County’s Refusal to Run Anti-Terrorist Bus Ad Unconstitutional, Federal Court Rules

Earlier this year, the U.S. Court of Appeals for the Ninth Circuit held that a Washington county violated the First Amendment by refusing to run an anti-terrorism ad on the side of a public bus. The Ninth Circuit has jurisdiction over several states’ courts including the district courts in Alaska, Arizona, California, and Hawaii.

The Background

The matter involved a lawsuit filed by the American Freedom Defense Initiative (AFDI) against King County Metro (KCM). KCM had refused to run an advertisement featuring images of people who were exclusively of Middle Eastern and Asian descent that were placed directly under the words “Faces of Global Terrorism.” The AFDI modeled this advertisement after a similar one from 2013 that was run by the U.S. Department of State in the metro system. After receiving complaints from the general public of racial profiling in the community, the ads were taken down.

KCM has three requirements for advertisements that are placed on their transit system:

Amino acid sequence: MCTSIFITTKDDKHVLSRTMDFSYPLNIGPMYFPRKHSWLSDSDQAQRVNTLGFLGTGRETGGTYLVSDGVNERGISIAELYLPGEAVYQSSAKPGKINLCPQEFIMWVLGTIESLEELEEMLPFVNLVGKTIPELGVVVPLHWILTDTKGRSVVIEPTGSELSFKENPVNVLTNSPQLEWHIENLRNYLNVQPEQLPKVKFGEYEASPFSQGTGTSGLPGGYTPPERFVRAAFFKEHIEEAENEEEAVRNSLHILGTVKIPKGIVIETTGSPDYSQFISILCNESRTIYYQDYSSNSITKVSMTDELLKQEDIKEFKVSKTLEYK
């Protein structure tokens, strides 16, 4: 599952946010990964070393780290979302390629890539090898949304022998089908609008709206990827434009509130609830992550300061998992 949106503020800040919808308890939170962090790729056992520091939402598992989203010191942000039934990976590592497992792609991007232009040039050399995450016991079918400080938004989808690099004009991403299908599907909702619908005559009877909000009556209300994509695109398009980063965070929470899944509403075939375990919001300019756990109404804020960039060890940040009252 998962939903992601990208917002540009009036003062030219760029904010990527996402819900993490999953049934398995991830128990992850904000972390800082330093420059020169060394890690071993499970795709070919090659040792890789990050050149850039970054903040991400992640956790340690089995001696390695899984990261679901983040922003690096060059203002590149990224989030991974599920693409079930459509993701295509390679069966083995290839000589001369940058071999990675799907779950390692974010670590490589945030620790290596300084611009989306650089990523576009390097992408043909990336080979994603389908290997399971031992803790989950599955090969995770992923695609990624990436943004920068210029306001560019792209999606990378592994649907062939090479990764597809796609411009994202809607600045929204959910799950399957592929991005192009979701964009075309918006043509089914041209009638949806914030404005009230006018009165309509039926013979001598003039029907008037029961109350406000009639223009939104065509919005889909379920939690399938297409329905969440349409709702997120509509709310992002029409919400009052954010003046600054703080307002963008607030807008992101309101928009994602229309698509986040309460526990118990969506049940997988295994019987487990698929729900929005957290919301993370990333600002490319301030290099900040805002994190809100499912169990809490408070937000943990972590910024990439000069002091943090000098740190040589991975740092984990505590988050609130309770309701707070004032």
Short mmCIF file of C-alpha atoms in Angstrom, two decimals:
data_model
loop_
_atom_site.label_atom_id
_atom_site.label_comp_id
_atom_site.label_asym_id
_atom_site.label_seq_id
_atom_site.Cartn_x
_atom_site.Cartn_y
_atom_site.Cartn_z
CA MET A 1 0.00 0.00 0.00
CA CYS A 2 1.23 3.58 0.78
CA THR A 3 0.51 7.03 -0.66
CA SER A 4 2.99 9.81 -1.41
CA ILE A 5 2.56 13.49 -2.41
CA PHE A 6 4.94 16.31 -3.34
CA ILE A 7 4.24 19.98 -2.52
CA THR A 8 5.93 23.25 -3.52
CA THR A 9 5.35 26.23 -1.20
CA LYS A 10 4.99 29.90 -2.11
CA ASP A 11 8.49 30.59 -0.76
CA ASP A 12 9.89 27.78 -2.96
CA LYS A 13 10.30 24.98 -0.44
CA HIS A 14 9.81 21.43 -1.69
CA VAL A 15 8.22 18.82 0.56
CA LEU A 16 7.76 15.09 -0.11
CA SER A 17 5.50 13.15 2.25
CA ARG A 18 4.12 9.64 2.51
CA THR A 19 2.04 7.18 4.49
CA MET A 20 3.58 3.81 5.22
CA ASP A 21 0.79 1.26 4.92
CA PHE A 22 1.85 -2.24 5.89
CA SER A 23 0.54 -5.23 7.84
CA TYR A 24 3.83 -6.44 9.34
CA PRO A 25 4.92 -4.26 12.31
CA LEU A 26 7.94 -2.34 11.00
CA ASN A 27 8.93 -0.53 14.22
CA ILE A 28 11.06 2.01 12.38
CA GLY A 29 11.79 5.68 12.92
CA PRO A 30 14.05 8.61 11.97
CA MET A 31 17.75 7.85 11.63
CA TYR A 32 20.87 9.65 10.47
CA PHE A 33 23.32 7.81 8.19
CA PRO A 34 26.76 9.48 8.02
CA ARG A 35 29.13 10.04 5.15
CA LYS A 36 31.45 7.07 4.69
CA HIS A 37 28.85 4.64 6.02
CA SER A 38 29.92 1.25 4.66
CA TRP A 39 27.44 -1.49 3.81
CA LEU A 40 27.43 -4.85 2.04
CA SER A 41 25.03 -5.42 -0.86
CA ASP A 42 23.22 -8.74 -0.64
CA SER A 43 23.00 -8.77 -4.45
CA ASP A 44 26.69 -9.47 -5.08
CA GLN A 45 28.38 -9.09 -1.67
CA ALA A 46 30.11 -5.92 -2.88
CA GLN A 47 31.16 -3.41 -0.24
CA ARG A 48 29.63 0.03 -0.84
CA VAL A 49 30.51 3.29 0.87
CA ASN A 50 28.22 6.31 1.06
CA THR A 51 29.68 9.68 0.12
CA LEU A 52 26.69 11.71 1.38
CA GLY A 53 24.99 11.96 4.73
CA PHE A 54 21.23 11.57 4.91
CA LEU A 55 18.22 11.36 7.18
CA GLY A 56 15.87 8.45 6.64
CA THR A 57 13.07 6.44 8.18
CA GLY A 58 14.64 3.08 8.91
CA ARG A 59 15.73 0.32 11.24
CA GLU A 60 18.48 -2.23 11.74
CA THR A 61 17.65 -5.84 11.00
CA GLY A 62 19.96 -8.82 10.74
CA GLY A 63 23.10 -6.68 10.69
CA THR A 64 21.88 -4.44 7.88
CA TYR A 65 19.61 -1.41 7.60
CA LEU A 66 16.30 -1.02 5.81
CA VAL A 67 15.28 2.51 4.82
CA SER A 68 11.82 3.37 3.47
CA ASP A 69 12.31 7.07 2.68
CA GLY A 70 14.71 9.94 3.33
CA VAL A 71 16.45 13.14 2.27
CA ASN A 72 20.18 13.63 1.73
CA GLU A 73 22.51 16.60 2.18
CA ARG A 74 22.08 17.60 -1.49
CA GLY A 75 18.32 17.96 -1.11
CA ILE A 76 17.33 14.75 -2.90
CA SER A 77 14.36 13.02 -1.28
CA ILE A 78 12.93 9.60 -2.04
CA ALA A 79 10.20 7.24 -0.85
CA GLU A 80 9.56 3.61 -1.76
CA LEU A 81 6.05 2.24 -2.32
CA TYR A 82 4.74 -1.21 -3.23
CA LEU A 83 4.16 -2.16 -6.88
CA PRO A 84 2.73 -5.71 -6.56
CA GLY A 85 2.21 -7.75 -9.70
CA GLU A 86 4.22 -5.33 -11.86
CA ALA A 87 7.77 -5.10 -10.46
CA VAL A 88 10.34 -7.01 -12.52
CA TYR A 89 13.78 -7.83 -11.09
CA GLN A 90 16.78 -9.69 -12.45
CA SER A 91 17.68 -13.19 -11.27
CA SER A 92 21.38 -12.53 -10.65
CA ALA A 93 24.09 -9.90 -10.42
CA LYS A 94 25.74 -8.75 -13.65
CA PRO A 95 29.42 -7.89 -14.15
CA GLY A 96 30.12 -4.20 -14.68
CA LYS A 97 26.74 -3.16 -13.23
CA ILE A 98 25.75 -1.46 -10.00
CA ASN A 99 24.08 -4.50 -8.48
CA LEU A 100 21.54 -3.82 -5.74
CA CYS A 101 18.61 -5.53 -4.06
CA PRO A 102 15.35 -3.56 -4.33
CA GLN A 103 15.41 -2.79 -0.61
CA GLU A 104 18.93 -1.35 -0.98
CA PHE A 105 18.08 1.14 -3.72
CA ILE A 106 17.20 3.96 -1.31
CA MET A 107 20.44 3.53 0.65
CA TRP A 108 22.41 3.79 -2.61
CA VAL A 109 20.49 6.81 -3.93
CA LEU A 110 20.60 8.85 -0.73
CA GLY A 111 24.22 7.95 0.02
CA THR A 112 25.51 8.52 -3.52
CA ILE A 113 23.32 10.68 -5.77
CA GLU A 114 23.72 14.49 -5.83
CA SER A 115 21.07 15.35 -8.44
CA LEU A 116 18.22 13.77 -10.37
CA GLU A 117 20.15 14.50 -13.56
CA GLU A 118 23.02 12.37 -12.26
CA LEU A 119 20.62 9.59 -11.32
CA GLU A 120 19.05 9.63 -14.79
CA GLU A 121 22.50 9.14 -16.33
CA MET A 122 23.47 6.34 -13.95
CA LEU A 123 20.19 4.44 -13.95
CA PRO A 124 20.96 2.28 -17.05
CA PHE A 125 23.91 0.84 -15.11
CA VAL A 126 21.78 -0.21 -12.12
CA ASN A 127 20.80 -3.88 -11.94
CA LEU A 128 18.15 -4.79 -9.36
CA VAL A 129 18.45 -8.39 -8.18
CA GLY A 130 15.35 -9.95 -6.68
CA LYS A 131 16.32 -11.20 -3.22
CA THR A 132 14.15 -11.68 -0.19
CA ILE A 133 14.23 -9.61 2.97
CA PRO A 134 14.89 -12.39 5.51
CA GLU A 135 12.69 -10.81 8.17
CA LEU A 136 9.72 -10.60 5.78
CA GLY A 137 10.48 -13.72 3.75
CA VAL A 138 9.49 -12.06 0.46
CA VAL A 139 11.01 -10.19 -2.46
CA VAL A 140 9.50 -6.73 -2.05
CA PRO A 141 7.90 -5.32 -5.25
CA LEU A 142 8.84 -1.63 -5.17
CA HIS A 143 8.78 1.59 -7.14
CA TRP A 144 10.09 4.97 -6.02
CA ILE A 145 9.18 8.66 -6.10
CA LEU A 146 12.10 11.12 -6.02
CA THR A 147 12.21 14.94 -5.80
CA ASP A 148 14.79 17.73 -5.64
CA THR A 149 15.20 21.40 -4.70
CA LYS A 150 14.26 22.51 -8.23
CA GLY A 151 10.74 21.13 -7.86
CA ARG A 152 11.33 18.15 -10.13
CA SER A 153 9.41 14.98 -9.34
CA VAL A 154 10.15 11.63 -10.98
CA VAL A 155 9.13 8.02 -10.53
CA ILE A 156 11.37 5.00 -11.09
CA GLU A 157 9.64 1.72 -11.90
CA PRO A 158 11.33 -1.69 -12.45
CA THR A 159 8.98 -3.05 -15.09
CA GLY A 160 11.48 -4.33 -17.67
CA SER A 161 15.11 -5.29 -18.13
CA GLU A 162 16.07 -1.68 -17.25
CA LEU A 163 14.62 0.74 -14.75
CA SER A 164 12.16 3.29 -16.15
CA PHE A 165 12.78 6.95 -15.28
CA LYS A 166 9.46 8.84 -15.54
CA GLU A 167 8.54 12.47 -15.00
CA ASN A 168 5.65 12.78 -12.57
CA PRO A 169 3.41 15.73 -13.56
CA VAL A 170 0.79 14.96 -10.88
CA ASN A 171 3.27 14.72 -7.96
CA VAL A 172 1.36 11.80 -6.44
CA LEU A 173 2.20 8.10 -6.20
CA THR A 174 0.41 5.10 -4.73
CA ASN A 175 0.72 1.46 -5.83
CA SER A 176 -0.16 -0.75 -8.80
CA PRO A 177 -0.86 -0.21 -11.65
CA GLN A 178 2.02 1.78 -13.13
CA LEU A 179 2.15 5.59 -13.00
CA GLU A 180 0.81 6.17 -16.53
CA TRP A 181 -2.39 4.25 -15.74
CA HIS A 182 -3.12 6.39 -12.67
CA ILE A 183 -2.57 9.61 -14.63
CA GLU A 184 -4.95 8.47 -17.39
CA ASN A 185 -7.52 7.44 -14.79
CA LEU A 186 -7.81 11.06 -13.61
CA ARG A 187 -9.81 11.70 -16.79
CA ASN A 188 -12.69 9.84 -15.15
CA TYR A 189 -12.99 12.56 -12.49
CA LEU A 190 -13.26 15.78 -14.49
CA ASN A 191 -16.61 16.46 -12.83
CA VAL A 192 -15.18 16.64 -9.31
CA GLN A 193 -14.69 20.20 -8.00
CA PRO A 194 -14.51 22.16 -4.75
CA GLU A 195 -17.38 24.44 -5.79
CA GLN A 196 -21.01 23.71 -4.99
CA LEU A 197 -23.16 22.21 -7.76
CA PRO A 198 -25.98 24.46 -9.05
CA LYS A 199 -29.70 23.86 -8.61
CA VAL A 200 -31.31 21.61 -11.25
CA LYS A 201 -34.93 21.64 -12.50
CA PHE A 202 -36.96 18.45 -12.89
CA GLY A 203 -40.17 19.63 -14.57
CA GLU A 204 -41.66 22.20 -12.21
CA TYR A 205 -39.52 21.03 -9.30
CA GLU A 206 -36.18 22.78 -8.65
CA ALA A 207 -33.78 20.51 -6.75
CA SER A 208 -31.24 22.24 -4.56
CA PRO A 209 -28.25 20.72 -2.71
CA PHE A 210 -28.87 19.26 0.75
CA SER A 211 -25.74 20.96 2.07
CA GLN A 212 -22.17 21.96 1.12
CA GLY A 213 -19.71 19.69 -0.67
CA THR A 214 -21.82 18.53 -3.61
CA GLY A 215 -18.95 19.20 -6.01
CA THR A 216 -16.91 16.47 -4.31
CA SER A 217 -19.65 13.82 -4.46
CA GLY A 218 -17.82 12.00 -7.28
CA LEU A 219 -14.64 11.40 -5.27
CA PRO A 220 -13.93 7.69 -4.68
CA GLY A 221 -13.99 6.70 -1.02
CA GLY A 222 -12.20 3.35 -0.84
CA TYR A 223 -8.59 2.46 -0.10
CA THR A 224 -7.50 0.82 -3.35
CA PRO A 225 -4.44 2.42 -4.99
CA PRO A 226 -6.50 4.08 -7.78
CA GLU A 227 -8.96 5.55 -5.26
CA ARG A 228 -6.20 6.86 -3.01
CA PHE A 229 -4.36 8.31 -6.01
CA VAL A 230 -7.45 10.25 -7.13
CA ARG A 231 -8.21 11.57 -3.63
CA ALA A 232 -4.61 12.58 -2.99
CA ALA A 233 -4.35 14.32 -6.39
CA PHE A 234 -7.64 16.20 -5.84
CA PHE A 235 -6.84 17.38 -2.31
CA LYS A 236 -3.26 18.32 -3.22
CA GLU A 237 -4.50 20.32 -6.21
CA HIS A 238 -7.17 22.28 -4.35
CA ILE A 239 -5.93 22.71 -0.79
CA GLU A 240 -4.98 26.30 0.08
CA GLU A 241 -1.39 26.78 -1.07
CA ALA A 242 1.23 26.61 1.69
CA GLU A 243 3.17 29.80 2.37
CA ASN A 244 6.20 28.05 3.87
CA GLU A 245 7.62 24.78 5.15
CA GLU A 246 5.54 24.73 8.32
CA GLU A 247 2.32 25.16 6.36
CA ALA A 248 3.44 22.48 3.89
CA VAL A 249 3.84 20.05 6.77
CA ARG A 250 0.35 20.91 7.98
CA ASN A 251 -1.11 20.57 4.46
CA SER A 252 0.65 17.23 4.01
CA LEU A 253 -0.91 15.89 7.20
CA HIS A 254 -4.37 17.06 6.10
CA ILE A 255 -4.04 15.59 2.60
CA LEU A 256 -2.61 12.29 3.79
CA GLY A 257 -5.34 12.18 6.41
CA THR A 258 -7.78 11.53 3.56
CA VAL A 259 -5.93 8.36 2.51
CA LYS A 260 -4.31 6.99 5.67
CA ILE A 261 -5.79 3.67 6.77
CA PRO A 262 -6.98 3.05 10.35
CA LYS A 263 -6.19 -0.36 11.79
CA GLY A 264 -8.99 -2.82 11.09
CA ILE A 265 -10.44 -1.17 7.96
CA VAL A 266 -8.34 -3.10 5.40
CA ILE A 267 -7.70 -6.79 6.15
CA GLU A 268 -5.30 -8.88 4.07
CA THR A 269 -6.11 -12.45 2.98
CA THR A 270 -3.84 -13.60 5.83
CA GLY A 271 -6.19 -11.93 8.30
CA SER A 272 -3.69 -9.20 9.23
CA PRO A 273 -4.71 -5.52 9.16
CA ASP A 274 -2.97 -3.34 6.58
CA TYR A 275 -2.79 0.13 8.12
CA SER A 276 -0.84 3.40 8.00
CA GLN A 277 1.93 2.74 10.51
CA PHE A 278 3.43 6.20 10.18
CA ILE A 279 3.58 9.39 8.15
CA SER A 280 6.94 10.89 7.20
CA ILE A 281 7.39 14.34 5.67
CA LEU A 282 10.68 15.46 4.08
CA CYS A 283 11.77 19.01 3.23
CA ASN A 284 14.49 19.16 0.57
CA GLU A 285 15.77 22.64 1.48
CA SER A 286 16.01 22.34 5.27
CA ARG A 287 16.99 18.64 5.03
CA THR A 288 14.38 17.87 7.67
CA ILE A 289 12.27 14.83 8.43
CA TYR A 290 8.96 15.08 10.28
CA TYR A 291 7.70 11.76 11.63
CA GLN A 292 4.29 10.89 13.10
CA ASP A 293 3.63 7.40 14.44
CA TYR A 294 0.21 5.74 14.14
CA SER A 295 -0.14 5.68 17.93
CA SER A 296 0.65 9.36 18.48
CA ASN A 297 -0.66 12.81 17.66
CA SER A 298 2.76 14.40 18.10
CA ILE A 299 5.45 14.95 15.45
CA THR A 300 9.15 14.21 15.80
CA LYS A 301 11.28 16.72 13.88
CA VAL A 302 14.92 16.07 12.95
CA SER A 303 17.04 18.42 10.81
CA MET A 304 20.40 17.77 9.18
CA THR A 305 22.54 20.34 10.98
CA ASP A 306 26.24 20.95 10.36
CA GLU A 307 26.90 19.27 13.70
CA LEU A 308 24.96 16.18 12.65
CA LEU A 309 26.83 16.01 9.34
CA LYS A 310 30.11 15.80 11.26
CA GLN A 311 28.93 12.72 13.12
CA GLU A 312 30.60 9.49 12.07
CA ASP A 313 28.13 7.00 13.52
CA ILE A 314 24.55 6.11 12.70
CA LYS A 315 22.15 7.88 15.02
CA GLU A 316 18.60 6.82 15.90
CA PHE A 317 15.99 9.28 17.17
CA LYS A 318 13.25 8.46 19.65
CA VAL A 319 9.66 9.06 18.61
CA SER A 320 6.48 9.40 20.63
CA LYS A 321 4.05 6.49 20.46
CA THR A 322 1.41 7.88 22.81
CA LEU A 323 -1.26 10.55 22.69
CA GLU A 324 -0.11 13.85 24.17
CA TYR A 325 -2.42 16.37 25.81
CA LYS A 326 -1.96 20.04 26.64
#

● The ad cannot make false statements
● The ad cannot contain disparaging or demeaning content
● The ad cannot foreseeably disrupt or cause harm to the transit system.

The first ad submitted by AFDI was rejected by KCM on the basis that it contained false statements. That initial ad claimed the FBI was offering a substantial reward for the capture of “these jihadis.” The AFDI removed the false statement and resubmitted, but was rejected a second time by the KCM for content and disruption.

The Decision

When analyzing the case, the Ninth Circuit noted that because KCM’s advertising is a nonpublic forum strict scrutiny does not apply. Instead, KCM’s rejection of AFDI’s advertisements must be reasonable and viewpoint neutral to be lawful. The court reasoned that given offense is a viewpoint, KCM’s non-disparagement criteria discriminates on the basis of view point on its face. KCM argued the non-disparagement criteria for its ads applies equally to all that are proposed; in other words, none may give offense regardless of the ad’s content. The court found, however, that because no one may express a particular viewpoint – in other words, the regulation does not allow for others to a viewpoint that gives offense – the regulation is viewpoint discriminatory.

The Ninth Circuit remanded the case to the district court for further proceedings. The case is American Freedom Defense Initiative v. King County.

If you or someone you know has questions regarding any legal matter, be sure to contact a knowledgeable and experienced Georgia attorney right away.

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